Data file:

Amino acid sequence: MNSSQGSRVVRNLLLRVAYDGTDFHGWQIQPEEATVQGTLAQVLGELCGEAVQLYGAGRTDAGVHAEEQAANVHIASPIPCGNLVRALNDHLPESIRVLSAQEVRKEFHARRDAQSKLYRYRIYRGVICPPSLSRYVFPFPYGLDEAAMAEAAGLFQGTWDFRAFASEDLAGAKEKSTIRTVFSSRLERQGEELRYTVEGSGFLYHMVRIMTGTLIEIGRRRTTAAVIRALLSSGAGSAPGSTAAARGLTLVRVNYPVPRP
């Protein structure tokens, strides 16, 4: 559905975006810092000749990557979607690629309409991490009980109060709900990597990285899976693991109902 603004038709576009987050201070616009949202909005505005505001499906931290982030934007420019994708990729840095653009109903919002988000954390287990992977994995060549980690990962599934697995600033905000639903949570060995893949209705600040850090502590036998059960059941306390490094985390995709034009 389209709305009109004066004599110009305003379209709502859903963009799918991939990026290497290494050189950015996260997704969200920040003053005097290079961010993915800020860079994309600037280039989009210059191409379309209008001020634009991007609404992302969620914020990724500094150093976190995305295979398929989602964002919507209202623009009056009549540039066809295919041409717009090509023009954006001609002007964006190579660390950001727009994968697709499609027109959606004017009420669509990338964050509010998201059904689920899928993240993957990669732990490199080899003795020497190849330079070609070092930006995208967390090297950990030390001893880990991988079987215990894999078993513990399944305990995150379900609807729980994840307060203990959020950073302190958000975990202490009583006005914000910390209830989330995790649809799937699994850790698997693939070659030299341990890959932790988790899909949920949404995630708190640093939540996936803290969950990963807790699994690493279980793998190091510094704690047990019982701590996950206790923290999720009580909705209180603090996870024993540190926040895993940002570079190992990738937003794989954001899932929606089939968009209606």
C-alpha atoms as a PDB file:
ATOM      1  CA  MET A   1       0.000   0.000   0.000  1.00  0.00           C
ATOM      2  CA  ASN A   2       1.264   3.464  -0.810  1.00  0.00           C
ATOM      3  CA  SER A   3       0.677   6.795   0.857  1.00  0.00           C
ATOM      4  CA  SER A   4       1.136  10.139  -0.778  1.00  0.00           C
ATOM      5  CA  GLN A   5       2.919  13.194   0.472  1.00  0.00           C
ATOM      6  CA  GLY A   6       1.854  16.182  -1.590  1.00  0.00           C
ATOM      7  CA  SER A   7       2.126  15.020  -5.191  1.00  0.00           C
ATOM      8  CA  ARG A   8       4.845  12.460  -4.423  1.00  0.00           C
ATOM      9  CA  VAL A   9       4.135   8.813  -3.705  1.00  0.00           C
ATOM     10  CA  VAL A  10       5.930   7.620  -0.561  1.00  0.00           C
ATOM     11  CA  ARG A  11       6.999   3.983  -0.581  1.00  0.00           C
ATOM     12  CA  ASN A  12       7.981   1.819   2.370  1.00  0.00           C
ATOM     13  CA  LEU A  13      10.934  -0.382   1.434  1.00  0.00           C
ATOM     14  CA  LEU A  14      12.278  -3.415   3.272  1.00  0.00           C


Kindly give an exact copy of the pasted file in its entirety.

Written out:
Amino acid sequence: MNSSQGSRVVRNLLLRVAYDGTDFHGWQIQPEEATVQGTLAQVLGELCGEAVQLYGAGRTDAGVHAEEQAANVHIASPIPCGNLVRALNDHLPESIRVLSAQEVRKEFHARRDAQSKLYRYRIYRGVICPPSLSRYVFPFPYGLDEAAMAEAAGLFQGTWDFRAFASEDLAGAKEKSTIRTVFSSRLERQGEELRYTVEGSGFLYHMVRIMTGTLIEIGRRRTTAAVIRALLSSGAGSAPGSTAAARGLTLVRVNYPVPRP
């Protein structure tokens, strides 16, 4: 559905975006810092000749990557979607690629309409991490009980109060709900990597990285899976693991109902 603004038709576009987050201070616009949202909005505005505001499906931290982030934007420019994708990729840095653009109903919002988000954390287990992977994995060549980690990962599934697995600033905000639903949570060995893949209705600040850090502590036998059960059941306390490094985390995709034009 389209709305009109004066004599110009305003379209709502859903963009799918991939990026290497290494050189950015996260997704969200920040003053005097290079961010993915800020860079994309600037280039989009210059191409379309209008001020634009991007609404992302969620914020990724500094150093976190995305295979398929989602964002919507209202623009009056009549540039066809295919041409717009090509023009954006001609002007964006190579660390950001727009994968697709499609027109959606004017009420669509990338964050509010998201059904689920899928993240993957990669732990490199080899003795020497190849330079070609070092930006995208967390090297950990030390001893880990991988079987215990894999078993513990399944305990995150379900609807729980994840307060203990959020950073302190958000975990202490009583006005914000910390209830989330995790649809799937699994850790698997693939070659030299341990890959932790988790899909949920949404995630708190640093939540996936803290969950990963807790699994690493279980793998190091510094704690047990019982701590996950206790923290999720009580909705209180603090996870024993540190926040895993940002570079190992990738937003794989954001899932929606089939968009209606």
C-alpha atoms as a PDB file:
ATOM      1  CA  MET A   1       0.000   0.000   0.000  1.00  0.00           C
ATOM      2  CA  ASN A   2       1.264   3.464  -0.810  1.00  0.00           C
ATOM      3  CA  SER A   3       0.677   6.795   0.857  1.00  0.00           C
ATOM      4  CA  SER A   4       1.136  10.139  -0.778  1.00  0.00           C
ATOM      5  CA  GLN A   5       2.919  13.194   0.472  1.00  0.00           C
ATOM      6  CA  GLY A   6       1.854  16.182  -1.590  1.00  0.00           C
ATOM      7  CA  SER A   7       2.126  15.020  -5.191  1.00  0.00           C
ATOM      8  CA  ARG A   8       4.845  12.460  -4.423  1.00  0.00           C
ATOM      9  CA  VAL A   9       4.135   8.813  -3.705  1.00  0.00           C
ATOM     10  CA  VAL A  10       5.930   7.620  -0.561  1.00  0.00           C
ATOM     11  CA  ARG A  11       6.999   3.983  -0.581  1.00  0.00           C
ATOM     12  CA  ASN A  12       7.981   1.819   2.370  1.00  0.00           C
ATOM     13  CA  LEU A  13      10.934  -0.382   1.434  1.00  0.00           C
ATOM     14  CA  LEU A  14      12.278  -3.415   3.272  1.00  0.00           C